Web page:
A Research done in Canada, indicates, that When people have been a part of a conflict resolution process that is customary to them and that they consider to be fair and just, they are more likely to comply with the outcome (even if it is not in their favor), have a higher level of psychological satisfaction, keep relationships intact, and use the process again.

Who is the mediator?

Mediation is a profession, since mediators need to have, at least a basic training in the principals of the process, and some experience in mediating real cases referred to them by the courts – under the supervision of a veteran accredited mediator. Professional mediators are bound by code of Ethics.

However, it is for many people, mainly adults, a non-formal learning, to enable better life as democratic citizens. Thus, it is recommended to include the subject in the framework of active citizenship projects.

Mediators are generally lawyers, psychologist, educators or community leaders, or any mature adult with life experience – priding themselves on their impartiality and neutrality.

The mediator, using appropriate techniques, assists two or more parties to help them negotiate an agreement, with concrete effects, on a matter of common interest.

The mediator is a neutral, impartial third party, who facilitates an agreement on any matter in the common interest of the parties involved. Mediators are conflict resolves who help others resolve conflict in a voluntary and constructive way.

Converting real and potential conflict into mutual challenges is the correct and most productive mindset of a mediator.

According to DWIGHT GOLANN in his book “MEDIATING LEGAL DISPUTES” (1996): The mediator has no power to decide a dispute; however his role has special attributes that often make the intervention more powerful:

  • He has the ability to the design the process

  • To set the agenda – deciding which issues will be discussed and in what order

  • He is perceived as being neutral, this perception allows a mediator to make suggestions, float trial balloons, and solicit ideas much more effectively than either the parties or their lawyers.

  • Impartiality- he is often able to evaluate the merits of the case more accurately than the participants (a person’s involvement in a dispute often distorts his judgment about how a court would decide it.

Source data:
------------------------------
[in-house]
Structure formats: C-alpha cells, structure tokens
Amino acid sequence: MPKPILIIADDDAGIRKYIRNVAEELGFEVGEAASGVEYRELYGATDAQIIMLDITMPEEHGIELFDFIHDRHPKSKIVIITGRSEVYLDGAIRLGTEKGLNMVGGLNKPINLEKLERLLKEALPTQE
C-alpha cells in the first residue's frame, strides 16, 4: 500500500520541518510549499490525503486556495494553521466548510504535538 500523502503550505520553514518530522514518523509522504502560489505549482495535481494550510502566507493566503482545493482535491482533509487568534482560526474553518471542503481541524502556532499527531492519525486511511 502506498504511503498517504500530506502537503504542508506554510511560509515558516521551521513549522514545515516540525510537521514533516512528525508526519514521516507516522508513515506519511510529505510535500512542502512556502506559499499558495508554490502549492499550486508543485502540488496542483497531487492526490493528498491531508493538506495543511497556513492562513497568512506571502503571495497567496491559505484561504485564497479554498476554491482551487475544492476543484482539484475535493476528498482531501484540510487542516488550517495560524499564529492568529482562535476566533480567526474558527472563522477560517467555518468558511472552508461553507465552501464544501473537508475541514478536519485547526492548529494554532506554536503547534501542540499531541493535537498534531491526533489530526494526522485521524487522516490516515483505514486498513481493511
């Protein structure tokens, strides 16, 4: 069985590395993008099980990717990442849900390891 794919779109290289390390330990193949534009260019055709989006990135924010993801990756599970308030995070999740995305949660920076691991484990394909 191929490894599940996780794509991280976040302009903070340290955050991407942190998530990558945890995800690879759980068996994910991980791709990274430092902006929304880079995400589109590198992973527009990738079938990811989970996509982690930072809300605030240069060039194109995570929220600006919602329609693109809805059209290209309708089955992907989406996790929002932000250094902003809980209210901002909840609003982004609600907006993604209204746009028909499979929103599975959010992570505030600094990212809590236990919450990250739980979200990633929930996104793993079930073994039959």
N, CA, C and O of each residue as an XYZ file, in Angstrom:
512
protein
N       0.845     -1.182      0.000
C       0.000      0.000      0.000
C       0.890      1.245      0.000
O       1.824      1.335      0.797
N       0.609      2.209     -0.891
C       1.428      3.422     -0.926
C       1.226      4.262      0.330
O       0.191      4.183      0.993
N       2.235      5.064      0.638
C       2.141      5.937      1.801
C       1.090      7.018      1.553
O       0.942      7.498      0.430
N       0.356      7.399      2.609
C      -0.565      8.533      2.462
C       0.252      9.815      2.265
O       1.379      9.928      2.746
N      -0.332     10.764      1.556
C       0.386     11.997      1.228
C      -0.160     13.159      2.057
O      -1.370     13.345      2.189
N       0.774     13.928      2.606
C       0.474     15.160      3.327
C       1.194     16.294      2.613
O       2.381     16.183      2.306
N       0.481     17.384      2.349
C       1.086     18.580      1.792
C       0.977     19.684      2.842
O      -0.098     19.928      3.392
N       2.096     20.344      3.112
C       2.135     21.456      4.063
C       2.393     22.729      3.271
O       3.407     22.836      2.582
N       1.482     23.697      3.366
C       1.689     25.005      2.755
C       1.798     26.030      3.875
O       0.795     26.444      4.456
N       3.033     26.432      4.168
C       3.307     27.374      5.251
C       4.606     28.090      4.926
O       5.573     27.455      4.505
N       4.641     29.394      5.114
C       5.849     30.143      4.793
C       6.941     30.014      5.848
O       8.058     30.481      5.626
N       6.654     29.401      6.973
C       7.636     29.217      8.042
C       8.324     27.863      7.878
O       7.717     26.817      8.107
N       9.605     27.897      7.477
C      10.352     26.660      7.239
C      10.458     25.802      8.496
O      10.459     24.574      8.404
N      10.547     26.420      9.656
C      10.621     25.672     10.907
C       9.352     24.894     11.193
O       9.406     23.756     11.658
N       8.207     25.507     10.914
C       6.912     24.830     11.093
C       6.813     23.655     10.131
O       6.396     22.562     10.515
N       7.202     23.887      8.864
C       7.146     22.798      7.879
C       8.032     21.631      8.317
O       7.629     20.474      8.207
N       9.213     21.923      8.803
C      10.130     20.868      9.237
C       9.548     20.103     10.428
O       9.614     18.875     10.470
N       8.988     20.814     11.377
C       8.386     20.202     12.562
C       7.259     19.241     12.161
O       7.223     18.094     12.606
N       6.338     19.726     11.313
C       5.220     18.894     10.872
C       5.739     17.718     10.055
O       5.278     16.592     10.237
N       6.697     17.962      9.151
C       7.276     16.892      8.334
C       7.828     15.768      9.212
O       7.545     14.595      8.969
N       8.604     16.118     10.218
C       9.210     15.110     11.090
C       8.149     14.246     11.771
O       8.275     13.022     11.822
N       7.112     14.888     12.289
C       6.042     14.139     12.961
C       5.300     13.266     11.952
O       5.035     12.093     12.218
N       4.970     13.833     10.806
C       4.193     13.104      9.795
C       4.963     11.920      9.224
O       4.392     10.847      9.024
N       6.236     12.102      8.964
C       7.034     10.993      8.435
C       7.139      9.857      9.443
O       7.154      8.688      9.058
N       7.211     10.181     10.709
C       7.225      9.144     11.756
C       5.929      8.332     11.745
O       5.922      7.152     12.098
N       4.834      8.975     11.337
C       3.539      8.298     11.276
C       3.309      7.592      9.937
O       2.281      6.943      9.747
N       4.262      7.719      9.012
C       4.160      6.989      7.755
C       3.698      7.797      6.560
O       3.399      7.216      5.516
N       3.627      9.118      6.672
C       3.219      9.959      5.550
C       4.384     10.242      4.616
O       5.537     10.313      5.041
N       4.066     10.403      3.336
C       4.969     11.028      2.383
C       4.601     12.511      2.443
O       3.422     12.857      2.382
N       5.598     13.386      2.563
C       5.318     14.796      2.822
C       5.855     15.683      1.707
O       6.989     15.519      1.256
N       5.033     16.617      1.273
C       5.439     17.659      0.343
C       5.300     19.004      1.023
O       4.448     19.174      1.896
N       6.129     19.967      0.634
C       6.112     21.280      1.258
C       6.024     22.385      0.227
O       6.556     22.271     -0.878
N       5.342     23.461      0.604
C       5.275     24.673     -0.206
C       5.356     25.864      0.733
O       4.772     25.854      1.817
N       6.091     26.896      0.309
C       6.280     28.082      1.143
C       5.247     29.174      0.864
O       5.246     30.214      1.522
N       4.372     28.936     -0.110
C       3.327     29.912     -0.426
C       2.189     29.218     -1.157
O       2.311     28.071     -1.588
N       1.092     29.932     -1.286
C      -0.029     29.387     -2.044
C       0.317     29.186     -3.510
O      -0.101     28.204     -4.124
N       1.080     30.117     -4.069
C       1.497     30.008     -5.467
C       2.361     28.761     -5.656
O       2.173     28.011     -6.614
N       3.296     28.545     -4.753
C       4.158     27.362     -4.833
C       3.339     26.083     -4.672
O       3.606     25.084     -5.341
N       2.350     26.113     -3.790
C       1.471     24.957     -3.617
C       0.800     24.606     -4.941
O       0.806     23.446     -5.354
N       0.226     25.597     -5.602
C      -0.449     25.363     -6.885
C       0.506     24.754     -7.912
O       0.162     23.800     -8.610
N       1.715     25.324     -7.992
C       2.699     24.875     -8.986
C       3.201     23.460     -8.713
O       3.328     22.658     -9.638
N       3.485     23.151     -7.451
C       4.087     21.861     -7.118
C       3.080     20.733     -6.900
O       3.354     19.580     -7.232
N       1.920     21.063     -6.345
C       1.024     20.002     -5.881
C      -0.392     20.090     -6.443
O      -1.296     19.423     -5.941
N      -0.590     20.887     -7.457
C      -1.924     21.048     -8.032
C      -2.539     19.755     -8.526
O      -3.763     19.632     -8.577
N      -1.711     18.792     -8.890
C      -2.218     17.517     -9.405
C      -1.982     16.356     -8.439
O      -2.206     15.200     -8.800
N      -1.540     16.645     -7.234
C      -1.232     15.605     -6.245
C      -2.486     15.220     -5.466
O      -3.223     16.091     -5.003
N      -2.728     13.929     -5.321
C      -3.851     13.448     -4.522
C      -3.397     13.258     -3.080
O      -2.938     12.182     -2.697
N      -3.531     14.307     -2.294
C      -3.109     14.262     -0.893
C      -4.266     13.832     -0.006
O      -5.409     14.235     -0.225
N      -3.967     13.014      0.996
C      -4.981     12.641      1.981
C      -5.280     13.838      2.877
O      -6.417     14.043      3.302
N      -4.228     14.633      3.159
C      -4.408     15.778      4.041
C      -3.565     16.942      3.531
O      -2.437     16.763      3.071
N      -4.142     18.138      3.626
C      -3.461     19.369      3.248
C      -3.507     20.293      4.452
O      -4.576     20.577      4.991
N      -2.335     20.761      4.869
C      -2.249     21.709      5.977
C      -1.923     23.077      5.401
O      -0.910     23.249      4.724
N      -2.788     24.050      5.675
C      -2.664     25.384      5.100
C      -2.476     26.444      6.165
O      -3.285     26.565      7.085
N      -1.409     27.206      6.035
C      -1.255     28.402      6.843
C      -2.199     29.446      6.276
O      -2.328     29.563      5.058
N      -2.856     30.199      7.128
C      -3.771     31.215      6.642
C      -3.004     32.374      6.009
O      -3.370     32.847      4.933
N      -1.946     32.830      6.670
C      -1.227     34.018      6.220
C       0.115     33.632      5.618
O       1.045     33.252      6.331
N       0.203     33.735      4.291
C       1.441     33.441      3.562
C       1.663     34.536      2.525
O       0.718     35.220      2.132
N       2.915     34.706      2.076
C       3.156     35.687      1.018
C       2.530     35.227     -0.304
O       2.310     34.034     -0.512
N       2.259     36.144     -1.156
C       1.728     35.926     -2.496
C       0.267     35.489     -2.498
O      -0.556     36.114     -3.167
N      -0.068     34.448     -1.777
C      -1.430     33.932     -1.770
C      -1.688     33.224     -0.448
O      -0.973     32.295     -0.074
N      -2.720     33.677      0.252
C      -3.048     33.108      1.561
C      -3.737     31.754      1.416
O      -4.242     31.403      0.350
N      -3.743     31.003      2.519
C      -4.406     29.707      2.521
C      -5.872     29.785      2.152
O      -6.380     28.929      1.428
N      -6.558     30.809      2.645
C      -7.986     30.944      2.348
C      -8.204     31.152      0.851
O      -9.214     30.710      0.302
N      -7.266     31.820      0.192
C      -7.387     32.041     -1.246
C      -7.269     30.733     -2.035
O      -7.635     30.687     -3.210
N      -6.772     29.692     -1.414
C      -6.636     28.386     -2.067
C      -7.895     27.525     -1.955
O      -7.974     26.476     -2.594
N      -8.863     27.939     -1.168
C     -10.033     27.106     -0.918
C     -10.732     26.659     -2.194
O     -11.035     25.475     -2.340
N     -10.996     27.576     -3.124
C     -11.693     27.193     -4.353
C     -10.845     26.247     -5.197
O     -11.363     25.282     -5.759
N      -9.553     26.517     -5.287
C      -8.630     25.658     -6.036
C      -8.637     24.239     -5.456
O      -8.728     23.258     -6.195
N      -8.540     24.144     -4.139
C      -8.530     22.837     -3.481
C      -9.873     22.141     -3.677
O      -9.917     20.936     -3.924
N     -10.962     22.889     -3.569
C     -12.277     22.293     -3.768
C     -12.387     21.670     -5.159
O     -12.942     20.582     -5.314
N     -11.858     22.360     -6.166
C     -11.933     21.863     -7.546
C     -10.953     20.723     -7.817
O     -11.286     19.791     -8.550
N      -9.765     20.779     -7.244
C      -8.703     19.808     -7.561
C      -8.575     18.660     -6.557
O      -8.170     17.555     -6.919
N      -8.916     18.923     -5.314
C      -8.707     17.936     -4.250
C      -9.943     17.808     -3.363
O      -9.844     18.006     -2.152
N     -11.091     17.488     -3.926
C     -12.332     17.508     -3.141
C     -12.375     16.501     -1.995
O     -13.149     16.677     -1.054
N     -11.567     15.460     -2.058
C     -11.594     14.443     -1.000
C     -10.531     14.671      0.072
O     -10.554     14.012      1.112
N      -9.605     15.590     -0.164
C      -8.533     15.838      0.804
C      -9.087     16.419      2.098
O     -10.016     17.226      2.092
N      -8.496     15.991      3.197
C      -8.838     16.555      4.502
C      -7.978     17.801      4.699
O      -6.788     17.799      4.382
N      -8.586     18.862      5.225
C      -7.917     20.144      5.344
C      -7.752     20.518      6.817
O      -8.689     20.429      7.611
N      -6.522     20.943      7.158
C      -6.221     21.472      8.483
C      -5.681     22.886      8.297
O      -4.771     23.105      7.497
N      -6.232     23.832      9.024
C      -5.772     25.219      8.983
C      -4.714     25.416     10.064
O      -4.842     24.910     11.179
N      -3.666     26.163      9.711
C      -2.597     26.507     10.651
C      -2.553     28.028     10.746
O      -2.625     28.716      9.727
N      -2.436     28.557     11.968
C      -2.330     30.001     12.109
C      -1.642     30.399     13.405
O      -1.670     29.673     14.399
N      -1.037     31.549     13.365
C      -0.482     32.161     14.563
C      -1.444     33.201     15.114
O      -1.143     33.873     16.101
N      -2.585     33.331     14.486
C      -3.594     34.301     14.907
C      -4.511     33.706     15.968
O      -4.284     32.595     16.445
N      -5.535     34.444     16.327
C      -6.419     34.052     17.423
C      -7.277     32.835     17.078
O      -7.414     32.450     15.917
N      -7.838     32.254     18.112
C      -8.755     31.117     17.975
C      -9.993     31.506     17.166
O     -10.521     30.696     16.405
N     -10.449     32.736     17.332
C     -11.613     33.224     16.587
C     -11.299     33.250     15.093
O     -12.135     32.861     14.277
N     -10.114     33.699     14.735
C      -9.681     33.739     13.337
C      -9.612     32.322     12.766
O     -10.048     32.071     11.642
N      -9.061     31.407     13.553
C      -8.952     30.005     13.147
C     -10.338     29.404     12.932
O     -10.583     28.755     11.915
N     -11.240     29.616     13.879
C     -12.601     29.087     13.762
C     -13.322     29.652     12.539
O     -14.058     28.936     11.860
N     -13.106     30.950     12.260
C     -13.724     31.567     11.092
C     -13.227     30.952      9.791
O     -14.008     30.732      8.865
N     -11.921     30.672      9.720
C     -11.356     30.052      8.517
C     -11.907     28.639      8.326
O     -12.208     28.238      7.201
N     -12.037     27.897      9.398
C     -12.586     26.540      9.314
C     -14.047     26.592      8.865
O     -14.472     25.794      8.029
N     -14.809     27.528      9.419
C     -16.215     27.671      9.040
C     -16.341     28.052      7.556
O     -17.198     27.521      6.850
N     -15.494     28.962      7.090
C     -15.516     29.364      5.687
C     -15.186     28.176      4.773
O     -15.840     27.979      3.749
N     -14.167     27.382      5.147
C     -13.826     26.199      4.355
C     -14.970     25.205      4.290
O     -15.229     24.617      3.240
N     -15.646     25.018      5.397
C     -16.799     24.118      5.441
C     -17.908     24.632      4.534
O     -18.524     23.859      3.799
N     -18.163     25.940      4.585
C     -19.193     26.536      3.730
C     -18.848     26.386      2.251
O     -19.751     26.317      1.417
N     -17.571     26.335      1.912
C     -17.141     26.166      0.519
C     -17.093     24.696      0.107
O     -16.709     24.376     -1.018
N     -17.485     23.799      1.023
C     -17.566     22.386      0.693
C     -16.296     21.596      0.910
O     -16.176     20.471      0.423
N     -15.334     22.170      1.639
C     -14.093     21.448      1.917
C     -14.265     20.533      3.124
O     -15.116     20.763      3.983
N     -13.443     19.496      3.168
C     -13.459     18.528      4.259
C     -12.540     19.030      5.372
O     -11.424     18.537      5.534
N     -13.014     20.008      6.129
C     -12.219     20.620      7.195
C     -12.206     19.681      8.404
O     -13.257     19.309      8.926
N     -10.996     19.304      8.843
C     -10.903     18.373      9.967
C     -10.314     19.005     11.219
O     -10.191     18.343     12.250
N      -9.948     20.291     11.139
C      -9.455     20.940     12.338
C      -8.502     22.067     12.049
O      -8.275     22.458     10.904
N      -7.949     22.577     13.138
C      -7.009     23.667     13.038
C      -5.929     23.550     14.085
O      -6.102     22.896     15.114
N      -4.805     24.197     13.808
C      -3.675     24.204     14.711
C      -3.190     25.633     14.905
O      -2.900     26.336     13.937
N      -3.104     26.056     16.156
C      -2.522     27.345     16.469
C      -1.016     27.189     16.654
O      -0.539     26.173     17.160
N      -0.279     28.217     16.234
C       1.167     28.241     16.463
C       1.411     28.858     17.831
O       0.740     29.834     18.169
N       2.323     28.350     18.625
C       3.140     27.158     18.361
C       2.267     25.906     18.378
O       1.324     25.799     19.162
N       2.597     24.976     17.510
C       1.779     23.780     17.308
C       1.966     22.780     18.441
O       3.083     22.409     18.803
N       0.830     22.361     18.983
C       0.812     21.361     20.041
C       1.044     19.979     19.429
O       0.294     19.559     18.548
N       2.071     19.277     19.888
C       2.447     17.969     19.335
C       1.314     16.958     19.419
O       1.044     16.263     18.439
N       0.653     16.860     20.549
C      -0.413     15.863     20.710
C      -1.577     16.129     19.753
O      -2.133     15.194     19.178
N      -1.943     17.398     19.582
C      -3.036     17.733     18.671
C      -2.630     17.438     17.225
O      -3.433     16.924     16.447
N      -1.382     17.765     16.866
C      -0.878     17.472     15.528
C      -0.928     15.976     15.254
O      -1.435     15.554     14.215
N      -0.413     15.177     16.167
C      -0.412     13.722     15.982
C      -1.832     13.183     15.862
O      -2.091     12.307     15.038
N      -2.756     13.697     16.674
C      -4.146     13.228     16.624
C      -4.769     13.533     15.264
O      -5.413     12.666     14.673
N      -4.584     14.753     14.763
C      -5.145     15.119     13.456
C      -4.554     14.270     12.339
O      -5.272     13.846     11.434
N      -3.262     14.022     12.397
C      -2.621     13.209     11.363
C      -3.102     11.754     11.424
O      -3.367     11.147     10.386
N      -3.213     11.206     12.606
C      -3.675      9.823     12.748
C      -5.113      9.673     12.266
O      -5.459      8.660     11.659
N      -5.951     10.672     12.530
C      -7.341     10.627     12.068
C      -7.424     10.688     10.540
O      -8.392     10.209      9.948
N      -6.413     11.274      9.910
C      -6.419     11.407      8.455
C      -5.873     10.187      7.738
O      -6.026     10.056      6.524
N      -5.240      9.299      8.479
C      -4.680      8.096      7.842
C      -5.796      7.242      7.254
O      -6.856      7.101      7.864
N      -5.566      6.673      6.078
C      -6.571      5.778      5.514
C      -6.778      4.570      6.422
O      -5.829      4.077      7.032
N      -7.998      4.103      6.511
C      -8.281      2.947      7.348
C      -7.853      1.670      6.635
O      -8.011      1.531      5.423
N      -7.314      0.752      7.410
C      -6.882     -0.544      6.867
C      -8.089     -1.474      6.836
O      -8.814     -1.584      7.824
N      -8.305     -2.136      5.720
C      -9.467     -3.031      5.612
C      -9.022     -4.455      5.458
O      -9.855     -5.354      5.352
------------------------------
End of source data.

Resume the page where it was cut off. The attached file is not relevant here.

• Confidential information – the receipt of confidential information from each side is a source for meditative power.

But a mediator’s position is also the source of potential weakness. Some of these are inevitable, but others can be minimized or avoided through forethought and precautions.

  • Perceptions of bias- they begin with a neutral outlook but inevitably form opinions as they learn the dispute.

  • Impatience- they want to justify their role by getting the parties to “yes” as efficiently as possible.

  • Need for success- agreement is the prime reason to undertake mediation. But sometimes the best thing a mediator can do is recognize that settlement is impossible.

  • Lack of subject-matter expertise- not knowing about every “tree” in a particular” forest” is an advantage if it allows you to bring a fresh perspective to the matter. However in more complex disputes a lack of detailed knowledge , a prior history of the dispute can be a weakness.


A. Mediation and Adult Education

A1 Universal Principles of Adult Education

1. The provision of systematic, serial and subsidized learning opportunities for all adults throughout their lifetime, accommodating to their location, religious and ethnic origin; their beliefs and lifestyles; gender; their varying social-economic status.

2. The provision of training to help adults fulfill their social roles as adults, including:

3. Earning livelihood and developing work careers; building and sustaining family life; managing their civil and civic assignments; making informed usage of the leisure time and cultural consumption; developing friendships; contributing to the society and community in which they live.

4. Helping adults make maximum use of their potentials and capabilities, and helping needy adults who have impairments and difficulties to act fully.

5. Providing assistance and guidance to special groups of adults and needy communities, i.e. women, religious and ethnic minority groups, immigrants, older people.

A2 Mediation as Applying the Universal Principles of Adult Education

1. Mediation is a distinct framework of learning, based on adults’ needs wherever they are and live, which deals with pressing daily and general issues and offers ways and techniques how to cope with adults’ social roles.